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The Way It Wasn’t (Celebrating Ten Years of Castillo/Corrales, Paris)


<em>The Way it Wasn’t (Celebrating ten years of castillo/corrales, Paris)</em>, installation view, Courtesy castillo/corrales and Midway Contemporary Arts

Midway Contemporary Art, Minneapolis 20 November 2010 – 15 January 2011 Culturgest, Porto, 5 February – 23 April 2011

If I’m going to be completely honest with you, I have never been to Minneapolis nor [sic] Porto so I too have never ‘seen’ the show. — email to the editor, 22 April 2011

‘Completely honest’, I said. As if just being ‘honest’ is something half-baked that needs a qualifier to be acceptable. I’m not being ‘serious’; I’m being ‘completely serious’. Following the request to make explicit what was previously implicit at best; following the (false) desire to explain myself and be understood (for all our sakes, perhaps), I wanted to try to write about The Way It Wasn’t. castillo/corrales is an artist/curator/writer-run space established in early 2007 in Belleville, Paris. They have recently staged an ambitious project ‘celebrating ten years’ of operation, from 2000–2010. This celebration occurred in exhibition format at Midway Contemporary Art in Minneapolis and then at Culturgest in Porto. The exhibition included artworks from artists who had previously exhibited at castillo/corrales — including Aaron Flint Jamison, Owen Land, Amy Sillman and Oscar Tuazon — as well as artists who almost did, but whose shows were, for various reasons, postponed. As a result, artists who have never exhibited at castillo/corrales were nonetheless included in the gallery’s ‘retrospective’. Needless to say, castillo/corrales is about six years off the magic number ten, which — according to them — is ‘what distinguishes real proof of accomplishment from self-aggrandising thinking’. The press release for the show takes an oblique stance: the writers don’t speak of truth or falsity or whether this exhibition is important or not, as per many other retrospective celebrations. They speak, instead, with a tone that is light and irreverent. Rather than legitimise the space via tired modes of retrospection, their desire here is to question the ‘overblown importance’ that an autonomous space such as theirs gains from distance. The Way It Wasn’t interrogates the ‘ineluctable establishment of a once-considered-alternative organization’, and consequently calls into question the art world’s voracious need (just like capitalism, I might add) to find new, untouched markets, tap into them, legitimise them, exploit them and move onto the next appetising gimmick, often — as is the case with many autonomous or artist-run initiatives — long before the aforementioned ten year marker comes around. In addition, the project undermines the idea that grand narratives of artistic practice (those proffered by the likes of Alfred Barr, for example) are possible or relevant. What does it really mean to celebrate ten years, then? castillo/corrales are way ahead of the game. They’ve already caught themselves out. No one’s being fooled here. But the project’s droll outlook includes darker matter: castillo/corrales know they are implicated in this complex transaction. At what point do you buy into your own fabrication? At what point do you outsource it to the world? As the group state, ‘celebrating ten years of trials of castillo/corrales in Minnesota means to show more than there actually is’. And it’s always a bit like that, is it not? We show a bit more than there actually is. We envisage and project some juicy concept out of a bunch of lines on a paper. We ‘present’ ourselves to the world. But why hide this fact behind tired binaries of truth and falsity? Who knows what we look like, anyway? This is the way it is, I tell you. Give us a few more honest lies. Galleries, gallerists, artists, curators, writers, administrators, visitors, students, teachers. Aren’t we all living one big lie? A giant façade of abstraction and denial. Don’t we all already know that? I don’t think it’s a bad thing. If I’m being completely honest, I would have happily deluded myself into writing a review of a show I’ve never seen, dragging you all into my own sick fantasy and probably neither of us being any worse off. I’m sure I wouldn’t be the first to do it either. But I feel like maybe all that is irrelevant; the most interesting moment would have been when we realised — together, ideally — that whether one has ‘seen’ or not ‘seen’ a show, read an article or not, or been around for ten years or not, we’re all just trying really hard to believe our own story.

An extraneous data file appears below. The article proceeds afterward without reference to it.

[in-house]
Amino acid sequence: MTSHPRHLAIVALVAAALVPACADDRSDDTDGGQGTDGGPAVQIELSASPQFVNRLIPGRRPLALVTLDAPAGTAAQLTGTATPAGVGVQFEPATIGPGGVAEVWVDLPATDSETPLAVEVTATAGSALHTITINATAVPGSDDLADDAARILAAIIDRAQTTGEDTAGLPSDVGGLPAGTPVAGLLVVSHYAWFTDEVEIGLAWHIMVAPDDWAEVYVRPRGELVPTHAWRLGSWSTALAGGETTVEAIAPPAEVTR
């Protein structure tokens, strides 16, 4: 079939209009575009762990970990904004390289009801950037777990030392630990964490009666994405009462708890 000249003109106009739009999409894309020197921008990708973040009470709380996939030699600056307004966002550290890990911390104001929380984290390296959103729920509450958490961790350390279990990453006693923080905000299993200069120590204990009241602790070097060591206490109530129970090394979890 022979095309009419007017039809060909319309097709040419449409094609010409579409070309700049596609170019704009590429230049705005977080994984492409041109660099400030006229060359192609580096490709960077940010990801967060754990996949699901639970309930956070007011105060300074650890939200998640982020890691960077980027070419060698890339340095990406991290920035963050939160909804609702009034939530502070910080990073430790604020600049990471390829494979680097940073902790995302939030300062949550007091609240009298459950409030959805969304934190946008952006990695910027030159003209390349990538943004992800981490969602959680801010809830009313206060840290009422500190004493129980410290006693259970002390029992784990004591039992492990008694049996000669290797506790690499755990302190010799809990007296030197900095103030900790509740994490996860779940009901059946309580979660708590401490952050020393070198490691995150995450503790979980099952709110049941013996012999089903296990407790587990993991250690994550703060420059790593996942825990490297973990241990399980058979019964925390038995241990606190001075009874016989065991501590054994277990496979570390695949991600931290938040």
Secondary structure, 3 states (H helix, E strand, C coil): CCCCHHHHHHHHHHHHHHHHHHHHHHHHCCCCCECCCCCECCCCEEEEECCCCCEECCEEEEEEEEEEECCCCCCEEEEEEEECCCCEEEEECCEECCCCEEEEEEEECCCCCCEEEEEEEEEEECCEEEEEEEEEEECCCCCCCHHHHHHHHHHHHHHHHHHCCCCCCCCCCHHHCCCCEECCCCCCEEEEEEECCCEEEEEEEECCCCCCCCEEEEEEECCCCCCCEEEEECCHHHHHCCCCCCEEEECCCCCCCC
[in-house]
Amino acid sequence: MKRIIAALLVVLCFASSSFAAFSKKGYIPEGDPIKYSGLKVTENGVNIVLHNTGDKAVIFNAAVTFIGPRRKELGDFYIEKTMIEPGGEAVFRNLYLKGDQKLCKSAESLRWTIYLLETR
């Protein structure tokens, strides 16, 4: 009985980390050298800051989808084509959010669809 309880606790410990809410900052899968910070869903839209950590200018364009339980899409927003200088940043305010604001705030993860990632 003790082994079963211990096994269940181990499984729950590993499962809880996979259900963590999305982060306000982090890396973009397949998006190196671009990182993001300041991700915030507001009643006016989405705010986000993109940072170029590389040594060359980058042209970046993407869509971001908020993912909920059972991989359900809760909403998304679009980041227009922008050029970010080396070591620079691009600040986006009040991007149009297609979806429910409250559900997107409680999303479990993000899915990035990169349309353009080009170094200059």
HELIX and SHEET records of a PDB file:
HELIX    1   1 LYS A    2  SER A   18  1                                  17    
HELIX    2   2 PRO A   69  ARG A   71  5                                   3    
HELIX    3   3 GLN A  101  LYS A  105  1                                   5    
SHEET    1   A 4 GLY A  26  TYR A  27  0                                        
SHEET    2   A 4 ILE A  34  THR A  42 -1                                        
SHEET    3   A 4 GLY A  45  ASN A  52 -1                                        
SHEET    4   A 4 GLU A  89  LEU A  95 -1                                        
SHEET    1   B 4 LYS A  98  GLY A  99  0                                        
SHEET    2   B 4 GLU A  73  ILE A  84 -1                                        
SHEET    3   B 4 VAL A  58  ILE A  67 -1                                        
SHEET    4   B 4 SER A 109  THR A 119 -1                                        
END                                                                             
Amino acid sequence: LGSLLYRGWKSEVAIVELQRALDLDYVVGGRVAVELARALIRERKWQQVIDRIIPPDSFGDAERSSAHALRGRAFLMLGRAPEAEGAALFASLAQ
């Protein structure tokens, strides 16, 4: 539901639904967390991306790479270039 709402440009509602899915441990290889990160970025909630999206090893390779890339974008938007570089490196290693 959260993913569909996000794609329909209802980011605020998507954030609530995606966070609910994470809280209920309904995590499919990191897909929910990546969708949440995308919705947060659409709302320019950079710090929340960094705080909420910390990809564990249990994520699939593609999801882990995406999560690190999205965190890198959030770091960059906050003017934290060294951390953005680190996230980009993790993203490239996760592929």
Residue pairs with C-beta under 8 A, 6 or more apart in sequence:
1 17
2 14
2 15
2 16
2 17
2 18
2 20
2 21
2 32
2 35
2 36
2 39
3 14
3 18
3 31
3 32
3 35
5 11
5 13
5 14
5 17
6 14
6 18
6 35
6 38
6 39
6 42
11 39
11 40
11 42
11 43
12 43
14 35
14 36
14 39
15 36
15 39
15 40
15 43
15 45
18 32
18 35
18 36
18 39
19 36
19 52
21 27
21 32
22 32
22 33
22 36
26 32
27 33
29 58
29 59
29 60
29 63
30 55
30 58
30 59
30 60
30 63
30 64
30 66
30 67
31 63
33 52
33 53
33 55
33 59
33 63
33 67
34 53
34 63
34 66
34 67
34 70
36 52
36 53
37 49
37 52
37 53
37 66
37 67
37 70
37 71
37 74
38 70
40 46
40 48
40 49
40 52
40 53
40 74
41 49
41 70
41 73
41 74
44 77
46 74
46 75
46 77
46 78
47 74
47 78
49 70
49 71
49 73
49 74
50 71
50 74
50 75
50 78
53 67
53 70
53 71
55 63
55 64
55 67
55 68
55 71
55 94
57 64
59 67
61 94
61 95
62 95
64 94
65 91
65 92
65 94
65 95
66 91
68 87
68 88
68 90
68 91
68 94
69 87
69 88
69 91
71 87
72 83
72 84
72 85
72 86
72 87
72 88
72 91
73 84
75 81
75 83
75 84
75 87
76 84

So there could have been a review published in un Magazine of an exhibition curated by castillo/corrales at Midway that the writer had never ‘seen’. But, like a lot of things, this is the way it wasn’t.

Eleanor Weber is a writer.

Filed under Article Eleanor Weber